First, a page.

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About Dargo

  • Rank
    An "Acquired Taste"

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  • Gender
  • Location
    Sedona, Arizona
  • Interests
    Classic Movies...daaaah. ;) Motorcycles, Cars, Tennis.

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  1. LOL And the reason you didn't include a pix of Jim Nabors as Gomer exclaiming this was WHY again, Nip?! Here, allow me...
  2. Actually Hoganman, if you think about it, Fred MacMurray is really "the bad guy" in that movie. (...according to Jose Ferrer during the little congratulatory party the officers held after the trial)
  3. Just want to mention here that these two exceptional actors would both star a year later in the taut drama The Slender Thread. (...and one of my favorites of Mr. Poitier's...and of Miss Bancroft's, for that matter)
  4. Hey, all I know about this is that even as big a jerk as Alan Brady was, he kept the same three writers on HIS show for five seasons. (...but other than that.....)
  5. Nope Lorna, I didn't think that was you. Nope, and 'cause I've never thought you might look like Regis Toomey. (...and which I think that guy looks like, although I doubt that is him)
  6. Yes, to some extent the idea of a film's popularity is important to some degree in these regards, but I still think this aspect should never be an overriding decider of its "greatness factor". There have been many many films released throughout the many many years which have topped the list of box office receipts each of those various years, but which quality-wise were lesser in both artistically or in any sort of groundbreaking manner. And thus no, I do not believe popularity is more important than what I've given it credit for. In regard to this "having to take a history class" to un
  7. Good answer to MM's query here, TB. And in fact, Welles' masterpiece was NOT a money maker for RKO when IT was first released, and as you may know. And so, therein lies the false premise to MM's apparent use of box office returns or the popularity or lack thereof in regards to quantifying ANY motion picture ever made and its becoming known as a "classic" and/or a "great" and/or noteworthy film. (...kind'a reminds me of a certain guy who recently, like in the past four years, would always point to the ratings of some news networks of which he'd then negatively comment upon if wh
  8. Yep, Sepia. Both the naratives and the visual style of noir are present in every one of these westerns. In particular, I remember the first time I watched Station West and Blood on the Moon years ago and being struck by how "noir" these oaters seemed. It also might especially seemed so to me because both of these film's leads are icons of classic film noir, Dick Powell and Robert Mitchum, respectively. (...I suggest you record these two in particular...they're two of my favorite "western noirs"...I think you'll like them too)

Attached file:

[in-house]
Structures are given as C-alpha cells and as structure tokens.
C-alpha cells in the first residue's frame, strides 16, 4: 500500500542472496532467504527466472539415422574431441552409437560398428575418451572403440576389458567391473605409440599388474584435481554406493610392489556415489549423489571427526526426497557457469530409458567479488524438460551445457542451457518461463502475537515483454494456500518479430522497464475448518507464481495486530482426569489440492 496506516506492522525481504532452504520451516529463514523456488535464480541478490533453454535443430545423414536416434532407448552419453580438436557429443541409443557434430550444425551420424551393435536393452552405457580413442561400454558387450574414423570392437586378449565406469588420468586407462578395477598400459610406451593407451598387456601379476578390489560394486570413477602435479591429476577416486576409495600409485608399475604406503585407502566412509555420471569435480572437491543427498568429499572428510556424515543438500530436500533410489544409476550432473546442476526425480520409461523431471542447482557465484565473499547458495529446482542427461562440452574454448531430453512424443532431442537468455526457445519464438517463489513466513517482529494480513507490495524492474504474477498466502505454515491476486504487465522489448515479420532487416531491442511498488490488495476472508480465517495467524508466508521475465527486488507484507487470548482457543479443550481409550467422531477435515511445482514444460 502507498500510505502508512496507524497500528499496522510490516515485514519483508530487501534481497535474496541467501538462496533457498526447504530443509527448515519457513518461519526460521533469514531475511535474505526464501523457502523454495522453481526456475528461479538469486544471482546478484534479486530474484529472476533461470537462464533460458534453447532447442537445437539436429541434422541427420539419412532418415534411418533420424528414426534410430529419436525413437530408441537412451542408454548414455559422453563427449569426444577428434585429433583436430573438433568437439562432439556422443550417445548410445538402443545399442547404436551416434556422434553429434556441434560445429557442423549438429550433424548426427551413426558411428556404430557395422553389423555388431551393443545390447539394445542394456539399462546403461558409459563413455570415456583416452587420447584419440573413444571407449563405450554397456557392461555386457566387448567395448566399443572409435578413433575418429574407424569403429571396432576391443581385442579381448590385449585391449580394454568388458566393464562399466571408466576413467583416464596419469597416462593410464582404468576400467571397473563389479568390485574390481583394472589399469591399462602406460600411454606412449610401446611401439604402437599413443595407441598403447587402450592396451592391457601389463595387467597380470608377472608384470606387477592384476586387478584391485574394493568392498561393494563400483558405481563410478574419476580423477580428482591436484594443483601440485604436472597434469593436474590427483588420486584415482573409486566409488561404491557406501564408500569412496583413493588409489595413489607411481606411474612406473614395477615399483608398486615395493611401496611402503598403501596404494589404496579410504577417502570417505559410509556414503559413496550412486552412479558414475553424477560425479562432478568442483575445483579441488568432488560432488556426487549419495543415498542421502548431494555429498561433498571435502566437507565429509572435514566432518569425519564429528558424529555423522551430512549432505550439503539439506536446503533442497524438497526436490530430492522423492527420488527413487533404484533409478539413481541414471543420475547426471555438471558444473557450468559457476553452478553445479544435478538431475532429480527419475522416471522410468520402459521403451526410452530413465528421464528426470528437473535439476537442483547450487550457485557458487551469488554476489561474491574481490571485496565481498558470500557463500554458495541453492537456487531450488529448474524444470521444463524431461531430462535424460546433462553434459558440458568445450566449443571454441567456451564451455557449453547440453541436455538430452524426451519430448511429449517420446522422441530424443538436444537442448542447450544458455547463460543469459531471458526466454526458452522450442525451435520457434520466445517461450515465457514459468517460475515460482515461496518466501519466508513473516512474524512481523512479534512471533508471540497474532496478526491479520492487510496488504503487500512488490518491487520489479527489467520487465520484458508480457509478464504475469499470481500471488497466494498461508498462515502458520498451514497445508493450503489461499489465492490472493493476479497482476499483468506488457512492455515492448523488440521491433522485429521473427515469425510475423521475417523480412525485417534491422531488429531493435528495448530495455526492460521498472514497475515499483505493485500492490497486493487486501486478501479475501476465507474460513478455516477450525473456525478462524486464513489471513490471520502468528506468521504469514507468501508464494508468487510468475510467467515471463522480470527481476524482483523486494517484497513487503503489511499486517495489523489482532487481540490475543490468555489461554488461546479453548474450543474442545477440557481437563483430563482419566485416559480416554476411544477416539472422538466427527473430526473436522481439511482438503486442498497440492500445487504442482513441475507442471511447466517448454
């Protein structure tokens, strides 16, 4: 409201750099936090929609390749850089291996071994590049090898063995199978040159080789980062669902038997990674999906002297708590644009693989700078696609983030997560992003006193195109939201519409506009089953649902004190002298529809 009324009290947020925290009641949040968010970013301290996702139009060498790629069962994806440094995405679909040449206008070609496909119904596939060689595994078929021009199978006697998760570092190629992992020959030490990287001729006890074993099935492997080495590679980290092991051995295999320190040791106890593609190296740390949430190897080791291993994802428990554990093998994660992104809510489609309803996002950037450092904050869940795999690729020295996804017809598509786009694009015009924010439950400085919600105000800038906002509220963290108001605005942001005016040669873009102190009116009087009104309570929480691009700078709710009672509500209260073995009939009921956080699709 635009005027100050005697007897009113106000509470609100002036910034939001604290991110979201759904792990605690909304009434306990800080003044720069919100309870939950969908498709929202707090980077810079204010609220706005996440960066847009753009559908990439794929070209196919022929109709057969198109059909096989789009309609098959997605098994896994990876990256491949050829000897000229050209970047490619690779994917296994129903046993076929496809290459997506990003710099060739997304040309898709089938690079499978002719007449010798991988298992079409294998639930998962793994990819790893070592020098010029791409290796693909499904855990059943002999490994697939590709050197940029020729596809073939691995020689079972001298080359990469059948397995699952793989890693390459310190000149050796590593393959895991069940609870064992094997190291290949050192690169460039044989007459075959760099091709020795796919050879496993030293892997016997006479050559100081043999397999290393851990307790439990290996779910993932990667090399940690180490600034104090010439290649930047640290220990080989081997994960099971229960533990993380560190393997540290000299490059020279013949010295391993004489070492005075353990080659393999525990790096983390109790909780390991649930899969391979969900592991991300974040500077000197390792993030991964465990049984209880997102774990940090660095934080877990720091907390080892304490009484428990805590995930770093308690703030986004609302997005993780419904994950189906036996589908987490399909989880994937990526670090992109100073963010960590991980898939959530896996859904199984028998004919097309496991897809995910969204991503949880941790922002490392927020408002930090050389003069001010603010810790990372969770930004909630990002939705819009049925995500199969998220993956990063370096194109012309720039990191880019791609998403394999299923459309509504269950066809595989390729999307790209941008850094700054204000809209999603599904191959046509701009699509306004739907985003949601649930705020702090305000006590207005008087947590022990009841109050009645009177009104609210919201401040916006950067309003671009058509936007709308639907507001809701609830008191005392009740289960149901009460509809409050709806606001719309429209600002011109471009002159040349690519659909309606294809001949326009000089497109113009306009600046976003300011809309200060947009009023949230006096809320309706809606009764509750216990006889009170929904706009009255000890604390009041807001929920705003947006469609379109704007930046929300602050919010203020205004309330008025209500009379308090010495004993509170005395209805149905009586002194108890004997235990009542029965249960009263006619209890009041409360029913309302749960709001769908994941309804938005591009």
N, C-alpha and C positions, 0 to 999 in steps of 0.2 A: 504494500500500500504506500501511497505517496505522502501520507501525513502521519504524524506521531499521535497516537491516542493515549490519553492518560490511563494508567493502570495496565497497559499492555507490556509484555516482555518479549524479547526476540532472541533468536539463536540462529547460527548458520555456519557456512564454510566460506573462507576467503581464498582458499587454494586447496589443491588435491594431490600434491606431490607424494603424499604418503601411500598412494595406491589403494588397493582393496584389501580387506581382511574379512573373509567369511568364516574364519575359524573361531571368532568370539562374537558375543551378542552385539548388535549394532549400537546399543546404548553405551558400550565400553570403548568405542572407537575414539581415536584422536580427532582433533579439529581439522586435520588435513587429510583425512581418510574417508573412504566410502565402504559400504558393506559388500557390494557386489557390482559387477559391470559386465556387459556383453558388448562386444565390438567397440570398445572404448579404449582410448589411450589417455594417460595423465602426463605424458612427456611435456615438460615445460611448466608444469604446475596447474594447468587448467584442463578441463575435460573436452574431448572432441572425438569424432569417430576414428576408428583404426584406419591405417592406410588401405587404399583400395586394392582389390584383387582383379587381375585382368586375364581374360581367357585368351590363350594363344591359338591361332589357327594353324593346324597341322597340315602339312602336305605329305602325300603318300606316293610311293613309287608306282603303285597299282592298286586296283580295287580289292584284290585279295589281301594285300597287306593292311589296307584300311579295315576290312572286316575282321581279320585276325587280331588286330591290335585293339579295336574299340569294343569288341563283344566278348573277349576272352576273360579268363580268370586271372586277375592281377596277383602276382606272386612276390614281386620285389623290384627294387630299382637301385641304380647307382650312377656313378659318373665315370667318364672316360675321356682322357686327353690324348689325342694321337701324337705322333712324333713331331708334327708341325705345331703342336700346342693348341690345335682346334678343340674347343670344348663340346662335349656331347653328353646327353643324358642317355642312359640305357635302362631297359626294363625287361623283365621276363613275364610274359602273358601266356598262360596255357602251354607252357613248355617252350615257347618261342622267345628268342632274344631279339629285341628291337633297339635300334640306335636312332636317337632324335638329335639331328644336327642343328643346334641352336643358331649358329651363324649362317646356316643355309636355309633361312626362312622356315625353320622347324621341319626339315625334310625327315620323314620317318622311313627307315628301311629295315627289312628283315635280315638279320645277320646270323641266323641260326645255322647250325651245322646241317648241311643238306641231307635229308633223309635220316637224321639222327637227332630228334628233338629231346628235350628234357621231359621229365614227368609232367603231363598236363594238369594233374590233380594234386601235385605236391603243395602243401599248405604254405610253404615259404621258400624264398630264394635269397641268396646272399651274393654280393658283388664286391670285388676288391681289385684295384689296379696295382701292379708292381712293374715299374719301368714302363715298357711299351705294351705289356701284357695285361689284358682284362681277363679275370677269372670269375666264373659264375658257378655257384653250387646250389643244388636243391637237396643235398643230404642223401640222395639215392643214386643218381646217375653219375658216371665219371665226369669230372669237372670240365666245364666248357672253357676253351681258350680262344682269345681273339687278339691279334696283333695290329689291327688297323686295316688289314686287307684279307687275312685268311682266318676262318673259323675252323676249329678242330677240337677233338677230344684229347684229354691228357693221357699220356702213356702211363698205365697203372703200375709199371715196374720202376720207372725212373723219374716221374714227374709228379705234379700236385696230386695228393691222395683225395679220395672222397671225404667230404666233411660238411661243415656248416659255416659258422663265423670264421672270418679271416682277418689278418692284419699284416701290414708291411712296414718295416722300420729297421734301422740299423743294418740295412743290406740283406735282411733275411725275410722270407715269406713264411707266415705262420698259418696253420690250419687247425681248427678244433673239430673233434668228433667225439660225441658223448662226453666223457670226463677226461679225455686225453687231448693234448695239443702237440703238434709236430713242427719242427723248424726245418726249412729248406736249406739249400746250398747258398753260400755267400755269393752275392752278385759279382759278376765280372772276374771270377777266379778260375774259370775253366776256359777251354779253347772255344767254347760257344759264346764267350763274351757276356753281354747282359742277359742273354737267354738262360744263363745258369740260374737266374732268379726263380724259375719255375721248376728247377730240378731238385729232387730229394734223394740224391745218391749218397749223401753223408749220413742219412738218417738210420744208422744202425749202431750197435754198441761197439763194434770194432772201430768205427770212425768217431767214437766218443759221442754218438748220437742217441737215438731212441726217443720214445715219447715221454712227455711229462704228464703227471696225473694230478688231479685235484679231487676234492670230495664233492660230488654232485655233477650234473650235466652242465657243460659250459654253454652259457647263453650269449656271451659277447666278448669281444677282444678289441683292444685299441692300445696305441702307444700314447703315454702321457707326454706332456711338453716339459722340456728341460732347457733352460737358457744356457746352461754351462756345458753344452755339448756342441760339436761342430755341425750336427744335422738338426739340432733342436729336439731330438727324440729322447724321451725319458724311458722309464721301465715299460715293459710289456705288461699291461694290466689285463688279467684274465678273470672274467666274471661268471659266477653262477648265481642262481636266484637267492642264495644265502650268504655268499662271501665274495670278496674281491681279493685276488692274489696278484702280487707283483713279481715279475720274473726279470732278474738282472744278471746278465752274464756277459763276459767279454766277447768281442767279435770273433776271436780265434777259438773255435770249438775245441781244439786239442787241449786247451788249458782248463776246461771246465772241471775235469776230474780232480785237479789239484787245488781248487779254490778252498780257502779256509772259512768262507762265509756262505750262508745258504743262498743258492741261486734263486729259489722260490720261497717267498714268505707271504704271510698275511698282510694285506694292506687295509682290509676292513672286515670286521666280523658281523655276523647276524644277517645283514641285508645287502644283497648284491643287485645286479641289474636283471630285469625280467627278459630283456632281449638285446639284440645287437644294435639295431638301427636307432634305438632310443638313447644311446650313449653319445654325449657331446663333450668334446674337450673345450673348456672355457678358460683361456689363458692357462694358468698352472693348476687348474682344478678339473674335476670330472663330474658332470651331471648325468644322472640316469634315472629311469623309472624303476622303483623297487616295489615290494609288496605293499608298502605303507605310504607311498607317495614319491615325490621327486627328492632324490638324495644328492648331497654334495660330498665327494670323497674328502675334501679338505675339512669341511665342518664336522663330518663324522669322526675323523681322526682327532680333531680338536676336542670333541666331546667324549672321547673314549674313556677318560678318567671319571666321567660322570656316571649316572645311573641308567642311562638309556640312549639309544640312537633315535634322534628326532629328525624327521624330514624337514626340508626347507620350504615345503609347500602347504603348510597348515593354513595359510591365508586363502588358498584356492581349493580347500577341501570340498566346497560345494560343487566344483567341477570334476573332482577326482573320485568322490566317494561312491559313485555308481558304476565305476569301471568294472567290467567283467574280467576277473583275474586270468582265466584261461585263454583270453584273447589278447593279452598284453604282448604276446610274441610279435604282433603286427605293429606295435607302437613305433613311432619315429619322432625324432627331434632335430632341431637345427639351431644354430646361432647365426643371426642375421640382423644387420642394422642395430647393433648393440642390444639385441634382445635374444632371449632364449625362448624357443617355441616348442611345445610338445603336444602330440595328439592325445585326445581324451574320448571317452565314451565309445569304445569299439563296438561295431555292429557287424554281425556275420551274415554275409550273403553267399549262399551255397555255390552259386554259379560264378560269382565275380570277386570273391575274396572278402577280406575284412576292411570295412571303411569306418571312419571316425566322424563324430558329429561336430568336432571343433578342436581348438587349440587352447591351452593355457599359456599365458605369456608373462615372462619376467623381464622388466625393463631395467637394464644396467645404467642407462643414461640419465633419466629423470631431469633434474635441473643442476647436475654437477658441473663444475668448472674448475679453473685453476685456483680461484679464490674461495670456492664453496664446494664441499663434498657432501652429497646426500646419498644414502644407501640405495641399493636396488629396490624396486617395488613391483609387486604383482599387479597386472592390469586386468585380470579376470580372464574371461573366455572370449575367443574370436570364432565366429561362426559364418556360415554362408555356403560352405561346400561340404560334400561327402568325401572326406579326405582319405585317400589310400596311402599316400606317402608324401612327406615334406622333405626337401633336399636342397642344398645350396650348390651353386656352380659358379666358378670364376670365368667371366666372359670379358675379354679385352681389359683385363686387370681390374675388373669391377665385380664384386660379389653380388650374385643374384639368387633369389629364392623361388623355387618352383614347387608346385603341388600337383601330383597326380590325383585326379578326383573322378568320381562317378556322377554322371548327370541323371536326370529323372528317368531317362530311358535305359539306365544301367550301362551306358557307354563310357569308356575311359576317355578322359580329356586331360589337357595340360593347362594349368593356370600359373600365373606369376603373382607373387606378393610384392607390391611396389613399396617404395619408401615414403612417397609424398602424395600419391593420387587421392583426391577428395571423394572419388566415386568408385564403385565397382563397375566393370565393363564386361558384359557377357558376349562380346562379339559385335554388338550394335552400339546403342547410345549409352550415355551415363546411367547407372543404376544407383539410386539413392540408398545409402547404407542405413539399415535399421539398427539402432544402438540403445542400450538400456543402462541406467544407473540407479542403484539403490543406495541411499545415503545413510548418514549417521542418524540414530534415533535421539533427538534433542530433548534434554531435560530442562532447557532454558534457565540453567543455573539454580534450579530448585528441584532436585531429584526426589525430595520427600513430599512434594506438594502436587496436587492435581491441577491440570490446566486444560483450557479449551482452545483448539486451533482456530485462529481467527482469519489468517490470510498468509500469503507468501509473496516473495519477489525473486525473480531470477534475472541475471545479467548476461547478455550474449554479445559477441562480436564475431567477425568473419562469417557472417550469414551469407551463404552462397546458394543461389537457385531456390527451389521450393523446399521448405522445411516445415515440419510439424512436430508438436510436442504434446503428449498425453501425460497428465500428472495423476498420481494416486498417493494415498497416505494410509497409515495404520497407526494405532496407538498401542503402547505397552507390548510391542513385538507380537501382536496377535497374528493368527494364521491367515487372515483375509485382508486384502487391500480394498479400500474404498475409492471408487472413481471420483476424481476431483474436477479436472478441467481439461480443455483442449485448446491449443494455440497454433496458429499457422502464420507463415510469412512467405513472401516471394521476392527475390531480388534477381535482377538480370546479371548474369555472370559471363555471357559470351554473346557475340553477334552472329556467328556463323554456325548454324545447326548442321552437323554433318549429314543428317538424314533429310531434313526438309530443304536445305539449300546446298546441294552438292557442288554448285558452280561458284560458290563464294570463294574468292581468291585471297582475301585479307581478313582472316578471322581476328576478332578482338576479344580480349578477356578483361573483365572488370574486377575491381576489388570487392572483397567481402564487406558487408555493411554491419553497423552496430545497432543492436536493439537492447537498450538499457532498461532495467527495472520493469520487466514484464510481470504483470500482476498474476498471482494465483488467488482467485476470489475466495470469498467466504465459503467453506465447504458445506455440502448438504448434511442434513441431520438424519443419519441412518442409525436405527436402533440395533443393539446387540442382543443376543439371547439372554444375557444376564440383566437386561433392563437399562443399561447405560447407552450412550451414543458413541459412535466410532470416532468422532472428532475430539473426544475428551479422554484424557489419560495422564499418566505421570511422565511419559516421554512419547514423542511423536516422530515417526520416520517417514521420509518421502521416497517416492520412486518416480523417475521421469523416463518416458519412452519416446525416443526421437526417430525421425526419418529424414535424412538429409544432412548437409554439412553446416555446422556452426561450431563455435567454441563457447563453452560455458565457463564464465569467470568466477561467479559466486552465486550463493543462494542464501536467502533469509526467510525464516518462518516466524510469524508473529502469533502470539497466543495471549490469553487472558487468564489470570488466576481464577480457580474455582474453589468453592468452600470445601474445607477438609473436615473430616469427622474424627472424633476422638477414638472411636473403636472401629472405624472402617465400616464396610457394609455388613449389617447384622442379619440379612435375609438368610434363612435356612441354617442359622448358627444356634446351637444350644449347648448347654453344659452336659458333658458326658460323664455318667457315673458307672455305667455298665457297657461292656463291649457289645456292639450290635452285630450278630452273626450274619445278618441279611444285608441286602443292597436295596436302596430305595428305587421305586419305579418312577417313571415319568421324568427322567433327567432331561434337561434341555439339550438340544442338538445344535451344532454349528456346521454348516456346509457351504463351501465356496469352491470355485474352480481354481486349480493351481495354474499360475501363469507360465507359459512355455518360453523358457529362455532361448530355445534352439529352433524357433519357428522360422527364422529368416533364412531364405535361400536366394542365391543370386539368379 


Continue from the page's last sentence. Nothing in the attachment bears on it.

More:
9. While perhaps not "playing against type" (which does seem the subject topic in TB's thread here) I have to say the following might be one of the bravest performances in any film I've ever seen... Harold Russell in The Best Years of Our Lives. (...and in a manner of speaking, with Mr. Russell being a non-professional actor but still holding his own in this film against some great professional actors, I believe makes his performance especially brave)
  10. WHAT?! No love for Walter here as the drunk bar patron in Earthquake ??? (...I'll bet it's the clothes, ain't it)
  11. And a pretty good courtroom drama all in all, which contains Claude Rains' penultimate big screen role. (...Rains' small role as King Herod in The Greatest Story Ever Told two years later would be the great actor's last)
  12. So, are you saying here Ari that some of the scenes that were left on the editing room floor and that they're gonna recreate with animation in Orson flick will contain ballons, a Korean kid and dogs that can fly airplanes??? And maybe even a scene in which Agnes Moorehead yells, "SQUIRREL!" ? (...hey, I'd be, ahem, up for that, dude...and especially because I've always found The Magnificent Ambersons kind'a boring otherwise)
  13. And thus now answering the question, "What did you do in the war, Daddy?" posed by little Dennis Mitchell.
  14. HEY now Dude! I can be "charming"! Well, when I HAVE to be, anyway. And I was born in 1952 and towards the end of that era you're talkin' about here. IN FACT, I'd even go as far to say that I'M probably more "charming" than my FATHER ever was, and HE was born in 1920, and thus making him of that generation you seem so fond of here! Although I must admit, I usually strive for "witty" much more than "charming". (...you'll now have to be the judge if I've been at all successful here)
  15. True, Tom couldn't read, but POMPEY could. And thus unbeknownst to Tom, Pompey had actually had the deed to the ranch written in HIS name, and thus HE actually owned the ranch...lock, stock and barrel! THAT'S right! Pompey was a hell of a lot smarter than anyone in Shinbone knew!!! (...the preceding was brought to you courtesy of Black History Month 2021...and about a century and a half after Pompey had made his killing in the Shinbone real estate market)
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